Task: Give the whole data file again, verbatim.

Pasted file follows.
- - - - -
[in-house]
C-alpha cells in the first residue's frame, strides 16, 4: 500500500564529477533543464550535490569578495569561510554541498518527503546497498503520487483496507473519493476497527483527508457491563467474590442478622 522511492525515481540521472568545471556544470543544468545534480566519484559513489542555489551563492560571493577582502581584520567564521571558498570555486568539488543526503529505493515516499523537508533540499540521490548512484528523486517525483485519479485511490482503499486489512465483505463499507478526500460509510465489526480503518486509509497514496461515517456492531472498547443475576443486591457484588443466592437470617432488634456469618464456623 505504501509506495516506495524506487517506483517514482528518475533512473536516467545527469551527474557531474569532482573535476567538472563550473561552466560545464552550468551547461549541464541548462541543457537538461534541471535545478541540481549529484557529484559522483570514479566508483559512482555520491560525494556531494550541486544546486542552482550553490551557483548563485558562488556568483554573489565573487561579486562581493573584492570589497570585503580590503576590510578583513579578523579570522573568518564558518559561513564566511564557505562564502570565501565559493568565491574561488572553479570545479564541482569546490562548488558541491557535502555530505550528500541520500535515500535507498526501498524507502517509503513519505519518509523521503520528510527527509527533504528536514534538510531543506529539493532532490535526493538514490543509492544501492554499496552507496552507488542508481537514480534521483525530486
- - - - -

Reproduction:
[in-house]
C-alpha cells in the first residue's frame, strides 16, 4: 500500500564529477533543464550535490569578495569561510554541498518527503546497498503520487483496507473519493476497527483527508457491563467474590442478622 522511492525515481540521472568545471556544470543544468545534480566519484559513489542555489551563492560571493577582502581584520567564521571558498570555486568539488543526503529505493515516499523537508533540499540521490548512484528523486517525483485519479485511490482503499486489512465483505463499507478526500460509510465489526480503518486509509497514496461515517456492531472498547443475576443486591457484588443466592437470617432488634456469618464456623 505504501509506495516506495524506487517506483517514482528518475533512473536516467545527469551527474557531474569532482573535476567538472563550473561552466560545464552550468551547461549541464541548462541543457537538461534541471535545478541540481549529484557529484559522483570514479566508483559512482555520491560525494556531494550541486544546486542552482550553490551557483548563485558562488556568483554573489565573487561579486562581493573584492570589497570585503580590503576590510578583513579578523579570522573568518564558518559561513564566511564557505562564502570565501565559493568565491574561488572553479570545479564541482569546490562548488558541491557535502555530505550528500541520500535515500535507498526501498524507502517509503513519505519518509523521503520528510527527509527533504528536514534538510531543506529539493532532490535526493538514490543509492544501492554499496552507496552507488542508481537514480534521483525530486